OK, let's assume it does that, with some loudspeaker yelling at user if THD is high - what does it do to power supplies, and to electronic equipment, for example amplifiers, and CD Players?
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Re: Mains noise analyzer?

Reply #7
Very possible it measures the THD of the mains voltage, I have seen various power meters for electrical applications like the EasyLogic PM2200 (aprox. 250€) that do much more than simply measure the voltage THD.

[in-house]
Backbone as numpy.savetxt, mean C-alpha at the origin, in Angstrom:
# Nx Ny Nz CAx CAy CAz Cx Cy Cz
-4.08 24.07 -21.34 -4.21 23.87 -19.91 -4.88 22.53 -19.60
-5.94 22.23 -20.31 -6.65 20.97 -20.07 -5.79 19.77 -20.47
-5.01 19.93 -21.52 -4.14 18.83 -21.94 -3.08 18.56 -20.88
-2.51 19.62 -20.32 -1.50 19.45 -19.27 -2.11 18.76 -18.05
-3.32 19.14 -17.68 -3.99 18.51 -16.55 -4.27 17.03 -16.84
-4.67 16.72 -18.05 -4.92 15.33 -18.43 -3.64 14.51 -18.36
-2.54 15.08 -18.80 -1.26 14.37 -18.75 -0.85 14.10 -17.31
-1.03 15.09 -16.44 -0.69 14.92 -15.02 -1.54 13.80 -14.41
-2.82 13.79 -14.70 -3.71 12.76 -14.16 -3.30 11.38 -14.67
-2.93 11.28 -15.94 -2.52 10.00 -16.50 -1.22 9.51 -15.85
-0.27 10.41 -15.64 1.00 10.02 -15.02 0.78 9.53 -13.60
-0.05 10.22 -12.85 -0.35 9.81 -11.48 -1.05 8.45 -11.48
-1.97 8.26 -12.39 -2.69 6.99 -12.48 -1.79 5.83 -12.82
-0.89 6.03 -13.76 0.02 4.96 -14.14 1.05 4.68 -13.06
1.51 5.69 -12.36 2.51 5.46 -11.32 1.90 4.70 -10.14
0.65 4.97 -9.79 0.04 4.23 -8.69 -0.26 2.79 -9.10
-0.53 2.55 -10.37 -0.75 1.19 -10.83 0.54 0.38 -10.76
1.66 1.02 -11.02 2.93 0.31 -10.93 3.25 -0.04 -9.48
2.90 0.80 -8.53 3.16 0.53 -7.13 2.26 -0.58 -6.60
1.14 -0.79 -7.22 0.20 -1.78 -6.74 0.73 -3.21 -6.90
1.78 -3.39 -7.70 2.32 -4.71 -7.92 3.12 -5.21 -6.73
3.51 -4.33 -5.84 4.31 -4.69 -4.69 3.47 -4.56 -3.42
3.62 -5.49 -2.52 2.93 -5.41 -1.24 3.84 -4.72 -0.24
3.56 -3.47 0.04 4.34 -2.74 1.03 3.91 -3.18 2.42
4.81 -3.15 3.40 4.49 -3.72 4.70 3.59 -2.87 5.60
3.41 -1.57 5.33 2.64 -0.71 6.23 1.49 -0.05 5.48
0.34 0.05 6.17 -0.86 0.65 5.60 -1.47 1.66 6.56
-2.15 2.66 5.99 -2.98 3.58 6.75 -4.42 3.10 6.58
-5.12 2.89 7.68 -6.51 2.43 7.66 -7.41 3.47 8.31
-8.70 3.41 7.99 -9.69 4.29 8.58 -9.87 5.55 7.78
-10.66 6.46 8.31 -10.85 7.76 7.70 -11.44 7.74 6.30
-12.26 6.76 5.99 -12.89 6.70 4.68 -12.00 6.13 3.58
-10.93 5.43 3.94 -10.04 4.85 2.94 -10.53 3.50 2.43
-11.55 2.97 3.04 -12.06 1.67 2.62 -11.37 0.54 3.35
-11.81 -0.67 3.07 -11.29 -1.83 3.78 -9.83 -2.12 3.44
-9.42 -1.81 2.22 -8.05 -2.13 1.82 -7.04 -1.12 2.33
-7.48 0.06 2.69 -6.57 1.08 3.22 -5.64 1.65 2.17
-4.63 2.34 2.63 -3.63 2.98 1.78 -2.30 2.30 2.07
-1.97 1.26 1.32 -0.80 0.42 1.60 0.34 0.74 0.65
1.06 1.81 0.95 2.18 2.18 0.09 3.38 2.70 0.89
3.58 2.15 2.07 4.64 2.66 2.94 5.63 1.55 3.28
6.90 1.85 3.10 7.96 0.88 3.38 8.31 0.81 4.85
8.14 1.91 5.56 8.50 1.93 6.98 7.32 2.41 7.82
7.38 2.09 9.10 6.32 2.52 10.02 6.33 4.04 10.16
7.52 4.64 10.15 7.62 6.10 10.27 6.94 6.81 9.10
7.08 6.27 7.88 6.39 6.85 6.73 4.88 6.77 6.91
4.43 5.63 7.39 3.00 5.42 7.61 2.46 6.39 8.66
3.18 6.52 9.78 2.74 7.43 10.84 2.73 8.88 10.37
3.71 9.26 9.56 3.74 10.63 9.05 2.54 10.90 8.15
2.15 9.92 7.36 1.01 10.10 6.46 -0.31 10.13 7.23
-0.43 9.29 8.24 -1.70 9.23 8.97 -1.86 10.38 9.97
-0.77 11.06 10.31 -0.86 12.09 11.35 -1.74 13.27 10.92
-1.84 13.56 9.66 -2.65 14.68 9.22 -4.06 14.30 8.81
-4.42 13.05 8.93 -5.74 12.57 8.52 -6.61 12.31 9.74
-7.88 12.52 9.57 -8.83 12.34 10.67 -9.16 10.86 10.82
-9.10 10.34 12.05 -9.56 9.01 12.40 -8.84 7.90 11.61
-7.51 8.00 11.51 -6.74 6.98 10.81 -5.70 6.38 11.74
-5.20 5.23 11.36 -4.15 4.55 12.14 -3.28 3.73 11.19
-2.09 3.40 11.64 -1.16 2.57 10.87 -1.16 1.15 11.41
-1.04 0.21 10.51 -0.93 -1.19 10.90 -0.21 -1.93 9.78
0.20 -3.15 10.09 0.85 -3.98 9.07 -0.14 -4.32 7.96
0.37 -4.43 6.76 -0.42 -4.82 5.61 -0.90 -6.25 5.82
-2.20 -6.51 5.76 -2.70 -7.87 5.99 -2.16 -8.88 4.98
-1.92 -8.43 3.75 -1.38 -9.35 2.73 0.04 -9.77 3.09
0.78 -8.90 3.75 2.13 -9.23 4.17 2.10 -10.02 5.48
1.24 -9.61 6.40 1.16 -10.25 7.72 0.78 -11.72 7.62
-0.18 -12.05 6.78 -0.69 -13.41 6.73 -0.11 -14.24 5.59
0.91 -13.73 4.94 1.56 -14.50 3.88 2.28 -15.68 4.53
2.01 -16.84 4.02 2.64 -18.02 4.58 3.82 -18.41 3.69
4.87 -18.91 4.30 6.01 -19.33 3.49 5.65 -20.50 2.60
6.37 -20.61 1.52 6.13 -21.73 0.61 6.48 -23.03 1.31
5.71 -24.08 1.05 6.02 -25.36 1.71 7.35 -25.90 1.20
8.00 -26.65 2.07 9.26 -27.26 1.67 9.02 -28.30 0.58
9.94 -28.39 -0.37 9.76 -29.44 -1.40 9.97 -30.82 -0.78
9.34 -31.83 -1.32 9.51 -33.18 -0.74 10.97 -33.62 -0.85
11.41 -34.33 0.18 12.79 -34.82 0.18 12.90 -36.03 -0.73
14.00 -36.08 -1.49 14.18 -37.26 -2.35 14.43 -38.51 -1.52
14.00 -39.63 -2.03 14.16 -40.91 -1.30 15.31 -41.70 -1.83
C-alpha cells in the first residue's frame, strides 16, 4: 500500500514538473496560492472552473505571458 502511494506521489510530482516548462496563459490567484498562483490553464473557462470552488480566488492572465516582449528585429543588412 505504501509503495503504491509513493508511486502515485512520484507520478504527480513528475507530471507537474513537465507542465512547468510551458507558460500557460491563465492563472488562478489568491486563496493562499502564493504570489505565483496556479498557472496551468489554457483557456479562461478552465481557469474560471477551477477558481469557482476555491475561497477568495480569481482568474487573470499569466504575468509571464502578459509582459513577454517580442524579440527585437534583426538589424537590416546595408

There is and old pic project about measuring the THD, is a simplified version but informative: http://www.kswichit.com/PICTHD/picthd.htm

OK, let's assume it does that, with some loudspeaker yelling at user if THD is high - what does it do to power supplies, and to electronic equipment, for example amplifiers, and CD Players?

If it is a modern SMPS, it doesn't matter, since they'll take AC, DC or anything in between.  If you have some old linear power supply and there is a lot of harmonics you might heat up the transformer a bit, but since the harmonics are higher frequency they should still be filtered out.  In general, unless some supply is crap, it probably isn't assuming you have perfectly normal power, since in the real world that doesn't always happen.